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Author Topic: What if it turns out western values are built into the language?!  (Read 205 times)

Calach Pfeffer

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I mean, they can't not be, right?

Not in the vocabulary especially, nor probably in the grammar, but in the larger conventions  for how language is used...

The extent to which questions are and are not answerable, for example. In what constitutes a real use of, say, story telling, or small talk... Chinese can't and don't know how to use either, right, because they rarely provide the right amount of information. But what constitutes "enough" information? Well, it depends on how collectivist or individualist you are. Collectivist don't need to provide strangers with any information; individualists default to providing more because individuals are always strangers unless they start telling things...

And so on.

These examples are tenuous, perhaps, but what if it turns out that native speaker fluency is dependent on becoming as "free" as a native speaker is willing to be? What if to properly use English you have to assume that you are not communicating unless you are providing enough information for another "individual" to know who and what you are because they won't know otherwise? What if none of the collectivist's style of speaking will ever make a non-native speak fluently?

Teaching English properly would be the action of a splittist. A good teacher would be pretending there's a wall between the communist and the collective.

 aoaoaoaoao

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Calach Pfeffer

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Re: What if it turns out western values are built into the language?!
« Reply #1 on: October 06, 2019, 02:39:15 AM »
If you start saying that asking and answering questions is a normal part of using English and must be practiced, that's where you're screwing with culture. Most especially if you say analytical questioning is normal. You're shifting responsibility for the management of truth and knowledge away from the collective and toward the individual. But what is English without analytical questioning? I think it's probably the English we have in China.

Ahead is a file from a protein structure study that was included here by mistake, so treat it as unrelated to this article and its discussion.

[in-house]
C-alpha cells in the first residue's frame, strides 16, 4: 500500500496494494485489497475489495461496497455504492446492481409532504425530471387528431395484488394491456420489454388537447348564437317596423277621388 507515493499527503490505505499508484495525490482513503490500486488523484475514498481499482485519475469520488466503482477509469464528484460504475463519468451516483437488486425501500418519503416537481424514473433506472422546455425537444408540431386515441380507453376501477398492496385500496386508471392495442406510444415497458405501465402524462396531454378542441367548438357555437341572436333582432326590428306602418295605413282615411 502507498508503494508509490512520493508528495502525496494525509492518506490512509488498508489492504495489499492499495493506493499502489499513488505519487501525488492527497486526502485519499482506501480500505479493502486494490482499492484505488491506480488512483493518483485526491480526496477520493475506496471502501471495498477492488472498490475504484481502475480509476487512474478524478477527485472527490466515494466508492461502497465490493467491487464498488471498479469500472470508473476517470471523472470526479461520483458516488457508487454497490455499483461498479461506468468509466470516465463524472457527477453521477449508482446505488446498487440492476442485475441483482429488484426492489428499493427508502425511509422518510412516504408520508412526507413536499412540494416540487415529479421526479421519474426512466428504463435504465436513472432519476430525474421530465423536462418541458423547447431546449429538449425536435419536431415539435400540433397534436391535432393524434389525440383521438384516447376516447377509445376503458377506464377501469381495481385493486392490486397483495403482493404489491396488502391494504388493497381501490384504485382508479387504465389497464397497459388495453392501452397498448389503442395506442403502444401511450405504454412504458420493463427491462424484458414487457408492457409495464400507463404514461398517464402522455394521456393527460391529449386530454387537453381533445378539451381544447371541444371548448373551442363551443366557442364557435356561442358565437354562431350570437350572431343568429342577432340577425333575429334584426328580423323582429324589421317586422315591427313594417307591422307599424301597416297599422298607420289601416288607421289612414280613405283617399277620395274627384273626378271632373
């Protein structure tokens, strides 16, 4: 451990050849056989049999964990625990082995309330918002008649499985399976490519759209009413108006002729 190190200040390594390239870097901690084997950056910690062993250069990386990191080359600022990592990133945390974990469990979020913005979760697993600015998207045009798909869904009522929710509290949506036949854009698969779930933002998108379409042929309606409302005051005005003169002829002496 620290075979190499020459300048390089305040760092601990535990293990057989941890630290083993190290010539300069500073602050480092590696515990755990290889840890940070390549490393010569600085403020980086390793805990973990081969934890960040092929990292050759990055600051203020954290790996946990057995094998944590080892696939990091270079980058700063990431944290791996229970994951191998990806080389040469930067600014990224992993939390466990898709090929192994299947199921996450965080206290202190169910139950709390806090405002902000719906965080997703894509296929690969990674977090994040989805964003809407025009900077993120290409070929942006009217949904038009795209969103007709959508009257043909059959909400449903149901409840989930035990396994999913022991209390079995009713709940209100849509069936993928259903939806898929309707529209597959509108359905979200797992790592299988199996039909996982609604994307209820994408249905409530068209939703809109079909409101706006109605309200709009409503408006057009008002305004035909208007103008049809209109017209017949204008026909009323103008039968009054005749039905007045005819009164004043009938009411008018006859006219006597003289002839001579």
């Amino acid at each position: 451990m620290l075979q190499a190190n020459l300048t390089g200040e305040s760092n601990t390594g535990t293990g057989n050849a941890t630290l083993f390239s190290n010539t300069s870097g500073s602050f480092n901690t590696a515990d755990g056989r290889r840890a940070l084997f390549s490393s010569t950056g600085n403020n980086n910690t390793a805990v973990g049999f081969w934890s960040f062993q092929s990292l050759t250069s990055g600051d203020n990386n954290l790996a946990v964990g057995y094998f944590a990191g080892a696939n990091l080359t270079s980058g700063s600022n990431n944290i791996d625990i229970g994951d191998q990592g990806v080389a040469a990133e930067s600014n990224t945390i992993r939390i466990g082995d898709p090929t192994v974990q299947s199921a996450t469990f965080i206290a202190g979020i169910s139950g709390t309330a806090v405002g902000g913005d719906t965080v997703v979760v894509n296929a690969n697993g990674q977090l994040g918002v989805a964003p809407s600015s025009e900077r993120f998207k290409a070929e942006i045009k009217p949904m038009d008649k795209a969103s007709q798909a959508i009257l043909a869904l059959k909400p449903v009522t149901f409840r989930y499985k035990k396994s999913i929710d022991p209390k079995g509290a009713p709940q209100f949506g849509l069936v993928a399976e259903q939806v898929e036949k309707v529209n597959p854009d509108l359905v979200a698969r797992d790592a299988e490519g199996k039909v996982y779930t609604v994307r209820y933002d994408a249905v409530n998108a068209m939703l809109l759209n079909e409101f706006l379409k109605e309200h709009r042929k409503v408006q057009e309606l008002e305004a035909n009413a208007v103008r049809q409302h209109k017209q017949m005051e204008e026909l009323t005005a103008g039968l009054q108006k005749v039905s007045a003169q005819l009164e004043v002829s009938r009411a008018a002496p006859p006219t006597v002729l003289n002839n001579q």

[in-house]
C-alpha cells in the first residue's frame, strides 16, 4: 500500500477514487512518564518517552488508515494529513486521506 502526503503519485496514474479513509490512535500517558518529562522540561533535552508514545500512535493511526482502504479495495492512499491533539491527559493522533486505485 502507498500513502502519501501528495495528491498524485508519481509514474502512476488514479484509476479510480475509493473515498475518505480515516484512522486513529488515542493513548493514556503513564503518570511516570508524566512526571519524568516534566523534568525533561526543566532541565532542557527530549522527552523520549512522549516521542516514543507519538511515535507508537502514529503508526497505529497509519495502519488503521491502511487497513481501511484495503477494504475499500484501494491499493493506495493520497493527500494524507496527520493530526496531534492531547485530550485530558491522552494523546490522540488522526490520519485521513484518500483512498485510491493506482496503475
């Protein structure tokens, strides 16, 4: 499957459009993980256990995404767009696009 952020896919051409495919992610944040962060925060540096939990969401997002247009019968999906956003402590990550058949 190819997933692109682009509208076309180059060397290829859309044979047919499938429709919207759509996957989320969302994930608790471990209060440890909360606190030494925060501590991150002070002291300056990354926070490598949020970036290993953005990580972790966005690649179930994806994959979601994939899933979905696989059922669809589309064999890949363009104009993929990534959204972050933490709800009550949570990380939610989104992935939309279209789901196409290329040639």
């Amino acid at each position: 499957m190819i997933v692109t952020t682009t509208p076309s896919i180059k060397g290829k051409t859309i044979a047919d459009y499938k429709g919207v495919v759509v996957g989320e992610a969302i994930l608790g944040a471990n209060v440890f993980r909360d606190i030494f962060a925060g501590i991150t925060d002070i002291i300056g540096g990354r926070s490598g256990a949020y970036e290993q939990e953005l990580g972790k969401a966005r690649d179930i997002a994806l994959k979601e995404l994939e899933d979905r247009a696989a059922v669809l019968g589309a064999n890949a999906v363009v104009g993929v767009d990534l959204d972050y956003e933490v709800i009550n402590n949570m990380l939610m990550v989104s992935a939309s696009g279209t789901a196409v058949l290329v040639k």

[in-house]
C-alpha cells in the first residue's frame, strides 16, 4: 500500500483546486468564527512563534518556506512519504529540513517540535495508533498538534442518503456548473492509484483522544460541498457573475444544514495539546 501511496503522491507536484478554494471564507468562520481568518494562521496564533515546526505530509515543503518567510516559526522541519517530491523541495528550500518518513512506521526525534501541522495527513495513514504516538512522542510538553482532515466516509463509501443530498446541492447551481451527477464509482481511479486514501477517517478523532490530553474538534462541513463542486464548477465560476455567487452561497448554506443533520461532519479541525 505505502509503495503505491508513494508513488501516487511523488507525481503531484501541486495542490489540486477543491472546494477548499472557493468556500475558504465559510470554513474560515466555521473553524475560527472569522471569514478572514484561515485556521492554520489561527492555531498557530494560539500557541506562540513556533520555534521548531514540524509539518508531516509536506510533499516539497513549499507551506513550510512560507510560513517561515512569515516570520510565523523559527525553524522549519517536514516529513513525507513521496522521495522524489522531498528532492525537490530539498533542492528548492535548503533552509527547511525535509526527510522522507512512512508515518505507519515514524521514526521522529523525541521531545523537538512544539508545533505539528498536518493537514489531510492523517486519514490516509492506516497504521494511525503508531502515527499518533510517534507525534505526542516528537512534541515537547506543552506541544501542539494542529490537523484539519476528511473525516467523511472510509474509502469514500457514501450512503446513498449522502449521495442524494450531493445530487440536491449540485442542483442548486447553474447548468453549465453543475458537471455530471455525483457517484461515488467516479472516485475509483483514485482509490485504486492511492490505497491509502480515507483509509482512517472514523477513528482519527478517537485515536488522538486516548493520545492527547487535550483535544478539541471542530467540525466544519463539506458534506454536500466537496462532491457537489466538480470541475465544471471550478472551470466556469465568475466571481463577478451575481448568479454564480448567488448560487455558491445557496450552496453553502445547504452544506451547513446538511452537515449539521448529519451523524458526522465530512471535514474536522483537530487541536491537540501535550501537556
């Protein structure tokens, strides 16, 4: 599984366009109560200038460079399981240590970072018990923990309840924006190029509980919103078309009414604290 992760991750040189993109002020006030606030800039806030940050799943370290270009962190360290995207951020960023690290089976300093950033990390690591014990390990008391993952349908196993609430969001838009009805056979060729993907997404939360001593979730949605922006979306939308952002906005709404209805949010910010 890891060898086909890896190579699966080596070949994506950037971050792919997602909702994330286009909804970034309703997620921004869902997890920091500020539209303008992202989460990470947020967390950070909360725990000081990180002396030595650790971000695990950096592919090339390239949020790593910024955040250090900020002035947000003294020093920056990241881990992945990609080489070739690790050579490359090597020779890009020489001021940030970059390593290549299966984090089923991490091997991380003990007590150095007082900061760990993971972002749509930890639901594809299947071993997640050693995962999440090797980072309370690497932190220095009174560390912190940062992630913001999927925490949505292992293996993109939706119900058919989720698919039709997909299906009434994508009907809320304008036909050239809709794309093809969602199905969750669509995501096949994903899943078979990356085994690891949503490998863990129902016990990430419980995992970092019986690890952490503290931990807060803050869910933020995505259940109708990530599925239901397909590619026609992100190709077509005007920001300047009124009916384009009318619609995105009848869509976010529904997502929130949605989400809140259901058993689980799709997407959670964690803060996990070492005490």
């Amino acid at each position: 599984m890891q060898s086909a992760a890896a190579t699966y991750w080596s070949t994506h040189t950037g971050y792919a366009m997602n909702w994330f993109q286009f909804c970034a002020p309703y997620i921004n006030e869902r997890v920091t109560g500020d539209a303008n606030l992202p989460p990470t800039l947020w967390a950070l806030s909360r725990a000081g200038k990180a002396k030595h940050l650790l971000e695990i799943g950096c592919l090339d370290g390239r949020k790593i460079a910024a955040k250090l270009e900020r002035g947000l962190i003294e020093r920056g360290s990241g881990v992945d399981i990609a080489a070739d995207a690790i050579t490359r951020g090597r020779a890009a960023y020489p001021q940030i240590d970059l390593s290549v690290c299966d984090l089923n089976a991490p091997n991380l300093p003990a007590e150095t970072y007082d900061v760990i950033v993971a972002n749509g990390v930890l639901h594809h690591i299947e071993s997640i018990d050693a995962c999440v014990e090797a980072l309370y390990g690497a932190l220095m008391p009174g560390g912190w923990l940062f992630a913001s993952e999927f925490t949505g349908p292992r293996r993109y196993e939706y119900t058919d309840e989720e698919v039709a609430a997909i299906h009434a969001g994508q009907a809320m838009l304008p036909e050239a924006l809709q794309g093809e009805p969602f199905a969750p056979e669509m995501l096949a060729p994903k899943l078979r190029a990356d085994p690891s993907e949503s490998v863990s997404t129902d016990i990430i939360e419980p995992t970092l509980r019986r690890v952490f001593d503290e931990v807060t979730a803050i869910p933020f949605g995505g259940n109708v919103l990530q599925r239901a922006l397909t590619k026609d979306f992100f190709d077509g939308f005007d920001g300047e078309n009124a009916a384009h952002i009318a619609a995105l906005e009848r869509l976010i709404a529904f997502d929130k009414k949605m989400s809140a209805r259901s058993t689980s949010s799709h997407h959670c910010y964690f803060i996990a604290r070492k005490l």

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kitano

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Re: What if it turns out western values are built into the language?!
« Reply #2 on: October 06, 2019, 04:57:28 AM »
I think that you are getting stuck into a philosophy debate here, which is fine, but it's moving away from 'fluency'.

By the same token, does a man ever speak the same language as a woman? Are different generations speaking the same language to each other with such wildly different assumptions? Can anyone ever really understand what Irish people are actually saying?

The IELTS 9 for fluency is

• speaks fluently with only rare repetition or self-correction;
• any hesitation is content-related rather than to find words or grammar
• speaks coherently with fully appropriate cohesive features
• develops topics fully and appropriately

I mean you could argue about point 4 and what is appropriate, but I would imagine that most native speakers fall far short of that, and not because of some implicit understanding between native speakers, just because language is an imperfect tool.


Calach Pfeffer

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Re: What if it turns out western values are built into the language?!
« Reply #3 on: October 06, 2019, 07:01:31 AM »
Spouting complete bullshit while taking an IELTS test isn't going to lower your final score unless it makes you fumble your expression. In context, "fully and appropriately" doesn't means the ideas are good and the presentation comprehensive. It just means the flow of the bullshit is untrammeled.